Looking To Get Tan? The Dangers Of Sunbathing

Posted on: 5 April 2016


You may look forward to sitting out in the sun this summer to get that golden tan. While a certain amount of sunlight on your skin is healthy, too much can create serious health problems. The most common form of cancer is skin cancer, with more than nine thousand people in recent years losing their lives to it. Before you overdo your tanning, you may want to see how the sun contributes to this dangerous health problem and the current treatment options.

What You Can't See Can Hurt You

The dangerous part of the sunlight is the ultraviolet (UV) light that you can't see. There are three forms of UV light that make up the sunlight that hits your skin:

  • Ultraviolet A - The UVA waves constantly hit your skin and can travel deep to damage tissue under the skin. These waves pass through clouds, glass, and light clothing.
  • Ultraviolet B - The UVB waves are most numerous in the summer and can be blocked by glass and clothing. They affect the superficial layer of your skin.
  • Ultraviolet C - Most of the UVC waves are blocked by the Earth's atmosphere so few get through to hit your skin.

Sunburns are caused by the UVB waves while the serious skin cancer cells come from exposure to the UVA waves penetrating your skin.

Skin Damage from Sun Exposure

Your skin is effected in a variety of ways by overexposure to the sun. Sunburns damage the top portion of your skin, leaving it unable to protect deeper tissues from UV wave exposure. A more severe sunburn dries out the upper layers of skin leaving dead cells that block oxygen from getting to the deeper tissues.

Eventually carcinomas -- or cancer cells in epithelial tissues -- can form on the outer layer of skin from too many burns, but they don't extend into the deeper tissues; melanomas are cancer cells deep in the skin that can spread to other organs causing a severe risk to your health.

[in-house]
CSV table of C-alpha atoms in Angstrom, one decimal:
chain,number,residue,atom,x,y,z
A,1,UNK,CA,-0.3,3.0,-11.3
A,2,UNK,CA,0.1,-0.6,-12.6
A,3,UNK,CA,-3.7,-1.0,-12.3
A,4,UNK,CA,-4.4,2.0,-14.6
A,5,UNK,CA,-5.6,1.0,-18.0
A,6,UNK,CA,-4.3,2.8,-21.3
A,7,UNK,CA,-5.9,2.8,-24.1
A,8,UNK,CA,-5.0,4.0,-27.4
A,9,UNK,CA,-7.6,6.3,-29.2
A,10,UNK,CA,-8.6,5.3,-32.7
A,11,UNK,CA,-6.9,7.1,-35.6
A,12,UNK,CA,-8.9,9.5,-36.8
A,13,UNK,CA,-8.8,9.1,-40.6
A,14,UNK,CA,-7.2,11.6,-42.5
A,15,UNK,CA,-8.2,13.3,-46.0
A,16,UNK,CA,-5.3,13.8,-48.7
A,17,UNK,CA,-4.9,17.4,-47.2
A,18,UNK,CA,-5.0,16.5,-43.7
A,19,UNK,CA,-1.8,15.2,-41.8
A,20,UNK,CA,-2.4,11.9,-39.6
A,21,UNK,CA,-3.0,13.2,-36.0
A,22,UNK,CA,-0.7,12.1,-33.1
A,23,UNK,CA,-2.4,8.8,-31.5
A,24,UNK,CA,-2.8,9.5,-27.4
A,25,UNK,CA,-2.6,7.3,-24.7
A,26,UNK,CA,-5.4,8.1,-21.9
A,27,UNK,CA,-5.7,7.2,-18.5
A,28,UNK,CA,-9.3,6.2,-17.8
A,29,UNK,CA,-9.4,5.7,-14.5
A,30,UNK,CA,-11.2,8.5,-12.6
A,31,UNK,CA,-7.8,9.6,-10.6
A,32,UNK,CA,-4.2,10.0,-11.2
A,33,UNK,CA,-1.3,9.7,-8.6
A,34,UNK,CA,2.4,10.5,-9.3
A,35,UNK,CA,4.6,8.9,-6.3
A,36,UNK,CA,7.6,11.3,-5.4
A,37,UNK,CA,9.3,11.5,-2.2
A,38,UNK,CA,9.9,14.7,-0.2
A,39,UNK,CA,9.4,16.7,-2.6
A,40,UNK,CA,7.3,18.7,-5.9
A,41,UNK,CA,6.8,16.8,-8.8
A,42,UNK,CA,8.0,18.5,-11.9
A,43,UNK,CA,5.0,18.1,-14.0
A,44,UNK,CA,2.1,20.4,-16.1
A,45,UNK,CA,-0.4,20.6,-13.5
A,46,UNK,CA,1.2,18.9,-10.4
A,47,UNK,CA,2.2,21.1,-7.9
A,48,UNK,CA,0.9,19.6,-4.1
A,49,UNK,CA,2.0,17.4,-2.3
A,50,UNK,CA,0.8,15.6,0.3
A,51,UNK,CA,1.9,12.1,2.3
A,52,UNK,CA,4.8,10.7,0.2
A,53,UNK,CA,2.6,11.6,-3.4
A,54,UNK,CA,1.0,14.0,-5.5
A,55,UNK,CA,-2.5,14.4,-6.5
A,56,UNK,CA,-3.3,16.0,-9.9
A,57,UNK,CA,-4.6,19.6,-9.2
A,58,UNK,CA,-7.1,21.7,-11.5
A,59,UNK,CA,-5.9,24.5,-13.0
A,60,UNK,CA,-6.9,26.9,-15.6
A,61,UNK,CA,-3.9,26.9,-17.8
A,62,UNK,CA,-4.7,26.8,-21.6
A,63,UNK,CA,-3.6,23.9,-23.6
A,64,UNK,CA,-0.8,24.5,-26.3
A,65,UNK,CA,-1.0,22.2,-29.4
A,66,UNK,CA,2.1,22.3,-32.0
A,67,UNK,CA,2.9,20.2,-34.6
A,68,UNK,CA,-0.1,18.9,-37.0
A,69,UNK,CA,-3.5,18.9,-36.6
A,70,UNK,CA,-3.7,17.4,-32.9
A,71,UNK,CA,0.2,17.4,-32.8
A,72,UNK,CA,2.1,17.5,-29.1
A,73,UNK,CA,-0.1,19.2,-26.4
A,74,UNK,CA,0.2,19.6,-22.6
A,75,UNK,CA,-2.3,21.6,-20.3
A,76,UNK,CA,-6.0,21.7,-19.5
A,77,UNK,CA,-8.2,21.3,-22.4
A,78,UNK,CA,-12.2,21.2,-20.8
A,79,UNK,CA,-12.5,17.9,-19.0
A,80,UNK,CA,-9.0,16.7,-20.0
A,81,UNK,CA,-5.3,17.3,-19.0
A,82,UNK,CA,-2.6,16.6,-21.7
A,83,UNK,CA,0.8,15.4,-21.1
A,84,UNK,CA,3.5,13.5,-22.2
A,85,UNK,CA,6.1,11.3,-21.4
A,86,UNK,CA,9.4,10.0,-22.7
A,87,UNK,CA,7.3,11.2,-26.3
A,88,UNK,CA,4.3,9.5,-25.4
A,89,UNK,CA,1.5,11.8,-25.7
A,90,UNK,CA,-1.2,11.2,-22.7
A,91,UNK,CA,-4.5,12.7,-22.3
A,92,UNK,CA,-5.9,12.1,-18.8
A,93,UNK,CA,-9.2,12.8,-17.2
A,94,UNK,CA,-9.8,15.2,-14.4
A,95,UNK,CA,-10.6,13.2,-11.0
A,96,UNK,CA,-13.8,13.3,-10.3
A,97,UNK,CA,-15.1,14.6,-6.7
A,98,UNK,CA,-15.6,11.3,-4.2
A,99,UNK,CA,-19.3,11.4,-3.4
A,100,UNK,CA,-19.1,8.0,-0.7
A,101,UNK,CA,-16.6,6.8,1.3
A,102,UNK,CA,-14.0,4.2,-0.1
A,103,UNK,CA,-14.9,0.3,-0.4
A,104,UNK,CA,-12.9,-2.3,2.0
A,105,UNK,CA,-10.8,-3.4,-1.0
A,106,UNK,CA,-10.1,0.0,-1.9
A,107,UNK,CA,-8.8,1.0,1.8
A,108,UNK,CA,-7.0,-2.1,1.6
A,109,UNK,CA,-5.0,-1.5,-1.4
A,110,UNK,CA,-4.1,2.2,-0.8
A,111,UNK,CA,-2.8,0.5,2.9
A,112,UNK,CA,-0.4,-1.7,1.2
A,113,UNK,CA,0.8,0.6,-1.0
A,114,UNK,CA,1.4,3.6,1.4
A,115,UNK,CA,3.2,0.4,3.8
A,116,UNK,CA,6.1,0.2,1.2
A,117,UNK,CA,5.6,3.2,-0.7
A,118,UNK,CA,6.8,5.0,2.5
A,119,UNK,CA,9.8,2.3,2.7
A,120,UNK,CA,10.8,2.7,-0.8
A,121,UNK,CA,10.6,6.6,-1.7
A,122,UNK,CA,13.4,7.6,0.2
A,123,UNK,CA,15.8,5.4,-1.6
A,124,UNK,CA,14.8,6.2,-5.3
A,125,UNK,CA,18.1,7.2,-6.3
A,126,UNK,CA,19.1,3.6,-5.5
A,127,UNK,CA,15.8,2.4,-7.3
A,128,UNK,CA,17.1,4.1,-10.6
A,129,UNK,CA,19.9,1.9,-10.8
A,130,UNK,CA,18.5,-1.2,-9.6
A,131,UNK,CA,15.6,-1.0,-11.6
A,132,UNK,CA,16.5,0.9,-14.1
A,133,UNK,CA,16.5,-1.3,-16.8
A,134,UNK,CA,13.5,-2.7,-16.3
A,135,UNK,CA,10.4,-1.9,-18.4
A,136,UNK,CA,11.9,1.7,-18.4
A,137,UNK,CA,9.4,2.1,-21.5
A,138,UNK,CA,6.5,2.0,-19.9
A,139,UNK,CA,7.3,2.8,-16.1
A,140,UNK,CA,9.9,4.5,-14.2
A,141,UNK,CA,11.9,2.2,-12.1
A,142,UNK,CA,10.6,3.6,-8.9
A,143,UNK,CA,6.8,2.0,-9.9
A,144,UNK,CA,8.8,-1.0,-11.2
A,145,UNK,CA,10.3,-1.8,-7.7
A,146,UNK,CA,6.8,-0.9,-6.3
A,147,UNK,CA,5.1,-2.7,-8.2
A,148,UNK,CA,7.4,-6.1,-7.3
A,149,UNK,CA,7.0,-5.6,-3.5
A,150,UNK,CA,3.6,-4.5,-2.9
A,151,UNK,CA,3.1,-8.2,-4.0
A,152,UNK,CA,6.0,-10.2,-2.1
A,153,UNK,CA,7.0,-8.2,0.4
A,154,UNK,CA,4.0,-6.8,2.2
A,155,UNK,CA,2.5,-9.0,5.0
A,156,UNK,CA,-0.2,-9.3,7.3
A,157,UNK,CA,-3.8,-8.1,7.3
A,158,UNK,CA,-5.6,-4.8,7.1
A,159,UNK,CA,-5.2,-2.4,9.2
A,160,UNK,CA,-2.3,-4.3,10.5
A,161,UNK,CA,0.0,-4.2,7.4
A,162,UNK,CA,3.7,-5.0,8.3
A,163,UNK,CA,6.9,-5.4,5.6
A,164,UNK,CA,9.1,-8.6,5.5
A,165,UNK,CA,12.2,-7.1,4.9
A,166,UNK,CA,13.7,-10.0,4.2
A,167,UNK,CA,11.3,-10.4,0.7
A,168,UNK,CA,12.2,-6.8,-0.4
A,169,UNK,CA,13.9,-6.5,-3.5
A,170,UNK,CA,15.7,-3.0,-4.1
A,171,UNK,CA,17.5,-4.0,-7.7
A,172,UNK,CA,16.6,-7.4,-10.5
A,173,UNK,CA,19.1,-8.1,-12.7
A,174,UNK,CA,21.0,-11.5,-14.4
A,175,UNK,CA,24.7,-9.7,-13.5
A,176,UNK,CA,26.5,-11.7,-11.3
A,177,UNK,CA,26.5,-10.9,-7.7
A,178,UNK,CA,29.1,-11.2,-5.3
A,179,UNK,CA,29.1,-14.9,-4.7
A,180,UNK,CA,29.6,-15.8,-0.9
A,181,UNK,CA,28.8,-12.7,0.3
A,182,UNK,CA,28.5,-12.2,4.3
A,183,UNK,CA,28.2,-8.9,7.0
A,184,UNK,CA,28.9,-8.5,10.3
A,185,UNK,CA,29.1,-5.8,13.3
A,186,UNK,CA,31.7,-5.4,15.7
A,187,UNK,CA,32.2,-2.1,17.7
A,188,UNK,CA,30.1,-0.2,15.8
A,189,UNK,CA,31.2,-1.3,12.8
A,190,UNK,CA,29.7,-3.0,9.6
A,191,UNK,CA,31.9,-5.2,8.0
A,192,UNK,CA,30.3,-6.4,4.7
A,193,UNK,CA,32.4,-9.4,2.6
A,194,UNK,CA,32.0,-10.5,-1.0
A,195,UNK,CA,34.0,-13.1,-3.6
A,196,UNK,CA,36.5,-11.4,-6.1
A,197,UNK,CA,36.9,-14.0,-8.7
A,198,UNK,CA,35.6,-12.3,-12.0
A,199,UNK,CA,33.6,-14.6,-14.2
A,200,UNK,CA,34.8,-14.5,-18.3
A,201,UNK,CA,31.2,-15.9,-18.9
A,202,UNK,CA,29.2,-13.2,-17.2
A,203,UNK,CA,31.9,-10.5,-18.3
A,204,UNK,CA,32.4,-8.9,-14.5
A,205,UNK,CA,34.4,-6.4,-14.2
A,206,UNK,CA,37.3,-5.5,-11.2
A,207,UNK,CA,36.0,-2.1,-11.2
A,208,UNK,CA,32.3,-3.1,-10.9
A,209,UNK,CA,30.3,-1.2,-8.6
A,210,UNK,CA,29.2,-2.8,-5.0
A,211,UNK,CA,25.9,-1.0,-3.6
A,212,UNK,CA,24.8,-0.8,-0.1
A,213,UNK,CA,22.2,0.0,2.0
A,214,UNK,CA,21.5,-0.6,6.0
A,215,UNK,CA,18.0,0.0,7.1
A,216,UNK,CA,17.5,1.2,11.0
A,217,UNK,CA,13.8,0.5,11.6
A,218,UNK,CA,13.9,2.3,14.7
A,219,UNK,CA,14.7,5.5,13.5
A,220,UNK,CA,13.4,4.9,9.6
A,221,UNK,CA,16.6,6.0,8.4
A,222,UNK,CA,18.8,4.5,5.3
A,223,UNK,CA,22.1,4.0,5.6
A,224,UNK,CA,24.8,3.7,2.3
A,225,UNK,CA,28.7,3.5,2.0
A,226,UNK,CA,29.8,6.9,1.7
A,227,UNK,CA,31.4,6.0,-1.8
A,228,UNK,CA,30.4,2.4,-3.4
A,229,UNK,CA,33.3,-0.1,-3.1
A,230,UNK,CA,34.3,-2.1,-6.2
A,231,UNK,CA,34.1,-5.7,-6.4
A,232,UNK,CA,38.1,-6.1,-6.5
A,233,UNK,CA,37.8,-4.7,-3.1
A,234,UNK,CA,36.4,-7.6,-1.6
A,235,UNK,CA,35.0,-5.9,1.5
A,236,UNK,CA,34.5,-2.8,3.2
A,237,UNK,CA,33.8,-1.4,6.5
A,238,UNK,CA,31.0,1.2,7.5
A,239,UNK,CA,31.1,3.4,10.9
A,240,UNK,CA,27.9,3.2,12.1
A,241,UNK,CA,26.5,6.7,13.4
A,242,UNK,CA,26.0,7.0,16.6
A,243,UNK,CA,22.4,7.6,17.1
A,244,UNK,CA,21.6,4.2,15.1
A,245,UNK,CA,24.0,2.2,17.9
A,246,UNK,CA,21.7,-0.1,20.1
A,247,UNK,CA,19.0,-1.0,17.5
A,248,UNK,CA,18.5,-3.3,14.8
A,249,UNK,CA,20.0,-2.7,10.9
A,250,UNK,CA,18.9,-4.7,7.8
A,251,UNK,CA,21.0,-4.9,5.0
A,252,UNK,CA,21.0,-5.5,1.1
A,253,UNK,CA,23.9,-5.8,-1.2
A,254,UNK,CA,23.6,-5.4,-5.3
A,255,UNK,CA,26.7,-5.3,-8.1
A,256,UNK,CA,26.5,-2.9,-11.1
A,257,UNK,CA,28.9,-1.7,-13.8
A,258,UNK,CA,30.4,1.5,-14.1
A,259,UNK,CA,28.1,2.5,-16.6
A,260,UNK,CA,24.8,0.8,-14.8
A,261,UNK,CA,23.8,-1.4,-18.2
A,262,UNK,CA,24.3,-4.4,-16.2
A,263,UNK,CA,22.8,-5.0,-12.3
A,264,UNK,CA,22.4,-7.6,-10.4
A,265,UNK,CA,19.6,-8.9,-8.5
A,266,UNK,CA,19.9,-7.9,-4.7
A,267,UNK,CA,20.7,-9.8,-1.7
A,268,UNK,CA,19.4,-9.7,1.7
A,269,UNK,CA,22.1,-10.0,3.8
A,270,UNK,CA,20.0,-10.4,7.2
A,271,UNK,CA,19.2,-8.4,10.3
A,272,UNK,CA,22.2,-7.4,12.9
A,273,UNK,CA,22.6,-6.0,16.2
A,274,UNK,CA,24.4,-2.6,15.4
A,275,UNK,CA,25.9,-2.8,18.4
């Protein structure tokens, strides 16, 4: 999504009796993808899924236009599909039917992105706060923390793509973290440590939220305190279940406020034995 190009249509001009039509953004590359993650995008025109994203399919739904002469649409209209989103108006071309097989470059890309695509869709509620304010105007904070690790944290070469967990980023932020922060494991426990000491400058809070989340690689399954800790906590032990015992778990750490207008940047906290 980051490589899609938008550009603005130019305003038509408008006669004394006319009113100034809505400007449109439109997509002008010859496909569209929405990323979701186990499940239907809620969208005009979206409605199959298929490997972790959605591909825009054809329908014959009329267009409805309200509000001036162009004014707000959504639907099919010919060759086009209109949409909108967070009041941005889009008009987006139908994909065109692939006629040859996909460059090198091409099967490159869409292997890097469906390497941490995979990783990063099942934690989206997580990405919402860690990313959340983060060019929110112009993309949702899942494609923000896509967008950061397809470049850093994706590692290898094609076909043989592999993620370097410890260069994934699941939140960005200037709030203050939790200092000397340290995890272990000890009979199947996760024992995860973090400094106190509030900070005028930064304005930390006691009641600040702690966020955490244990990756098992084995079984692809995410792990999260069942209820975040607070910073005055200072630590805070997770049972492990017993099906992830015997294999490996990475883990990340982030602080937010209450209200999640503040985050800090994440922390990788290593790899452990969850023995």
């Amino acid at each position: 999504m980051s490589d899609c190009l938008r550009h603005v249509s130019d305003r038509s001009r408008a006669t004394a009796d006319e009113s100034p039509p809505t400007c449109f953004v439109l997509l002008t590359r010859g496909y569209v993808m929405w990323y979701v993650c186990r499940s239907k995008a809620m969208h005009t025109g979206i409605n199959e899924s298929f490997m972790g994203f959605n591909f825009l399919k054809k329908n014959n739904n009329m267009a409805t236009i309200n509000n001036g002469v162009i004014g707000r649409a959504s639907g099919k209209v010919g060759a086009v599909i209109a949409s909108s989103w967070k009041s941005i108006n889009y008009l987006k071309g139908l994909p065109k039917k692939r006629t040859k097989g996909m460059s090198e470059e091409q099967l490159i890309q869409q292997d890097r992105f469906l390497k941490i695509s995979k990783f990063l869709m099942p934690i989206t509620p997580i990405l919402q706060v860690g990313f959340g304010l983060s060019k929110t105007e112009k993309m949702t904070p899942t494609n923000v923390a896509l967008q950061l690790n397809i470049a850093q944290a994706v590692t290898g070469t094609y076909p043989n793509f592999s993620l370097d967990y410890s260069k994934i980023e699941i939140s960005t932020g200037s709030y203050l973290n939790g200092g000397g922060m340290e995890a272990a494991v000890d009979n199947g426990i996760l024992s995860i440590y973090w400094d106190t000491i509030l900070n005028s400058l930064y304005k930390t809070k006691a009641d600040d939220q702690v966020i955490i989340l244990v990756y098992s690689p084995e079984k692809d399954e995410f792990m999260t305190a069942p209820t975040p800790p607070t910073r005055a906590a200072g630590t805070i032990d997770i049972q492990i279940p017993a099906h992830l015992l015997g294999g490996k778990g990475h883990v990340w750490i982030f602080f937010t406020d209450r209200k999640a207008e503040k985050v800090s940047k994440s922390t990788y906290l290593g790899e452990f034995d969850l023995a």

Treating Skin Damage

Burns and dry skin are treated by re-hydrating the skin slowly and keeping it covered to prevent infection as the skin heals. If treated quickly, the risk of permanent scarring is reduced. If you tan a lot, you may be at a higher risk for both carcinomas and melanomas. Thankfully both can be treated.

For superficial carcinomas, the cells can be cut away in skin cancer surgery. They can also be scraped off, frozen, or destroyed by radiation treatment. For very small carcinomas, an ointment that kills cancer cells may be used on the skin.

Since melanomas are cancer cells deep in the tissue layers, they must be surgically removed. A certain amount of tissue around the tumor must also be removed in case the cancer cells have begun to spread. This can leave significant scarring. The dermatologist may recommend radiation or chemotherapy after the surgery to make sure all cancer cells have been destroyed. If you see any changes in your skin -- such as in moles or freckles -- after tanning, seek out a dermatologist ASAP. If you are severely burned this summer or have tanned a lot, it wouldn't hurt to see a dermatologist to make sure your skin is still healthy.